With billowing volcanoes, lava lakes and a sulfurous landscape, Jupiter’s moon Io is one of the most exotic and intriguing places in the Solar System. The geologic features of Io are now detailed in the first global geologic map ever made of this unusual and active planetary body. The map, published by the U. S. Geological Survey and created by scientists from the Planetary Science Institute and Arizona State University, shows the characteristics and relative ages of some of the most geologically unique and active volcanoes and lava flows ever documented in the Solar System.
Want to figure out where you’d like to go mountain climbing or conduct a little volcanology on Io?
“One of the reasons for making this map was to create a tool for continuing scientific studies of Io, and a tool for target planning of Io observations on future missions to the Jupiter system,” said David Williams, who led the six-year research project to produce the geologic map.
On this detailed map there are 19 different surface material types. You can see all sorts of volcanic features including: paterae (caldera-like depressions), lava flow fields, tholi (volcanic domes), and plume deposits, in various shapes, sizes and colors, as well as high mountains and large expanses of sulfur- and sulfur dioxide-rich plains. The mapping identified 425 paterae, or individual volcanic centers.
“Our mapping has determined that most of the active hot spots occur in paterae, which cover less than 3 percent of Io’s surface. Lava flow fields cover approximately 28 percent of the surface, but contain only 31 percent of hot spots,” said Williams. “Understanding the geographical distribution of these features and hot spots, as identified through this map, are enabling better models of Io’s interior processes to be developed.”
However, there is one feature you won’t see on the geologic map: impact craters.
“Io has no impact craters; it is the only object in the Solar System where we have not seen any impact craters, testifying to Io’s very active volcanic resurfacing,” says Williams.
Although Io is so volcanically active — more than 25 times more volcanically active than Earth — most of the long-term surface changes resulting from volcanism are restricted to less than 15 percent of the surface, mostly in the form of changes in lava flow fields or within paterae.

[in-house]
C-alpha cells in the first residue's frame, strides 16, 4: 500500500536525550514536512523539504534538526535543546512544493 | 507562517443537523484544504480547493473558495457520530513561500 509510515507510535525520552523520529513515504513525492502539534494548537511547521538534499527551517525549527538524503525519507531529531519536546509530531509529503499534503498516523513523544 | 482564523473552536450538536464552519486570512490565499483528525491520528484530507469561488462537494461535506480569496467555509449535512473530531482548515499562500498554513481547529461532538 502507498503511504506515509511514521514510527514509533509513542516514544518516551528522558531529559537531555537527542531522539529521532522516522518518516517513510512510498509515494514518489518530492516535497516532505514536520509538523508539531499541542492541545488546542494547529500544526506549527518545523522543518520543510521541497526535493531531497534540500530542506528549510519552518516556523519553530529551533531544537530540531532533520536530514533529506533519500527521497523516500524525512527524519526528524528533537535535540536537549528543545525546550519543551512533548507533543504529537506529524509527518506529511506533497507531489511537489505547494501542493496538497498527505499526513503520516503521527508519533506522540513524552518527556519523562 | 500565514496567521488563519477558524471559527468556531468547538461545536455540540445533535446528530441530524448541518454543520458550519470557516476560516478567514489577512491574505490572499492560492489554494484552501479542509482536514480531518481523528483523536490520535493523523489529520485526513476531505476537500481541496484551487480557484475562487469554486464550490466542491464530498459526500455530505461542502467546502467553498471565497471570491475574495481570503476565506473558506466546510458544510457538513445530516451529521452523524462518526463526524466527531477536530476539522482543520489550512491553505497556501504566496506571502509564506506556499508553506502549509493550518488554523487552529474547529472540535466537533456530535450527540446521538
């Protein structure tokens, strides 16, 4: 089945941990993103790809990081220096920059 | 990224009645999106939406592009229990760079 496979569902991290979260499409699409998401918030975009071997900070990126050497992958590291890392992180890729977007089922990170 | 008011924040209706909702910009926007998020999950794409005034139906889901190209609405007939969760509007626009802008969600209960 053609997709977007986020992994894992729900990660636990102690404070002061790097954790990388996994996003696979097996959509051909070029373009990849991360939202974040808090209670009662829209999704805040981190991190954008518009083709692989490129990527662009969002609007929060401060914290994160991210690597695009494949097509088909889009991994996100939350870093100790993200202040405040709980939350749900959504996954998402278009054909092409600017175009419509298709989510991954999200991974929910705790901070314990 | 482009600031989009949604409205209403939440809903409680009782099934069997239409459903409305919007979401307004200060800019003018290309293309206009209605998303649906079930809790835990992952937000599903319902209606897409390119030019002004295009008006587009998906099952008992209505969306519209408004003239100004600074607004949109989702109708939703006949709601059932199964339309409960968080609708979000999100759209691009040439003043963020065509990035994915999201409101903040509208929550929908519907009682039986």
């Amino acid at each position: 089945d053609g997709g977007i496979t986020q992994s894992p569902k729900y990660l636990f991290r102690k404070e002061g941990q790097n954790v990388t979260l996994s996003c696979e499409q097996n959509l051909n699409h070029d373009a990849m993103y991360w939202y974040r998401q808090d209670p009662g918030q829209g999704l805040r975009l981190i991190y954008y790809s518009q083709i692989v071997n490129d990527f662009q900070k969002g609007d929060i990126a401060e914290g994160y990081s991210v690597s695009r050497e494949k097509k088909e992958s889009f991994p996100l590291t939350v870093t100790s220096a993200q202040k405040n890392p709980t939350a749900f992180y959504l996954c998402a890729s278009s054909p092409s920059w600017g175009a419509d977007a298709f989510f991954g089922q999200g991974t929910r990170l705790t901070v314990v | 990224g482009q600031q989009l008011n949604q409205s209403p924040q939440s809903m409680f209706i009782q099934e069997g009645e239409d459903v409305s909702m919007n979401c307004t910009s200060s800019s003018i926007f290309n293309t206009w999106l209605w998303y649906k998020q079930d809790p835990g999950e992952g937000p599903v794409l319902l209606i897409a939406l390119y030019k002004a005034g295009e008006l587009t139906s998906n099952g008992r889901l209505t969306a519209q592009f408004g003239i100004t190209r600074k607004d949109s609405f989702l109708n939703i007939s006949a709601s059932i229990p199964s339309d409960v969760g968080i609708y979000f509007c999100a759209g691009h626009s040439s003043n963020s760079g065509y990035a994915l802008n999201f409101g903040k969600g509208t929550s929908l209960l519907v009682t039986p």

Interestingly, the new map comes from fairly old – but enhanced – data. It combines the best images from the Voyager 1 and 2 missions (acquired in 1979) as well as the Galileo orbiter (1995-2003), and is unique from other USGS-published planetary geologic maps because surface features were mapped and characterized from using four distinct global image mosaics.
“Because of the non-uniform coverage of Io by multiple Voyager and Galileo flybys, including a variety of lighting conditions, it was absolutely necessary to use the different mosaics to identify specific geologic features, such as separating mountains and paterae from plains, and separating the colored plume deposits from the underlying geologic units,” Williams said.
Though the geology history of Io has been studied in detail for several decades, completion of the geologic map establishes a critical framework for integrating and comparing diverse studies.
Because of Io’s active nature, this map may not be completely accurate to Io’s current appearance. “Because Io is so active, and continues to be studied by Earth-based telescopes, we are doing something different than producing just the paper geologic map,” says Williams. “We are also making an online Io database, to include the geologic map, the USGS mosaics, and all useful Galileo spacecraft observations of Io. This database, when completed later this year, will allow users to track the history of surface changes due to volcanic activity. We also have proposals submitted to NASA to include in our Io database Earth-based telescopic observations and images from the February 2007 NASA New Horizons spacecraft flyby, to create a single online source to study the history of Io volcanism.”
Nancy Atkinson is currently Universe Today’s Contributing Editor. Previously she served as UT’s Senior Editor and lead writer, and has worked with Astronomy Cast and 365 Days of Astronomy. Nancy is the author of the new book “Incredible Stories from Space: A Behind-the-Scenes Look at the Missions Changing Our View of the Cosmos.” She is also a NASA/JPL Solar System Ambassador.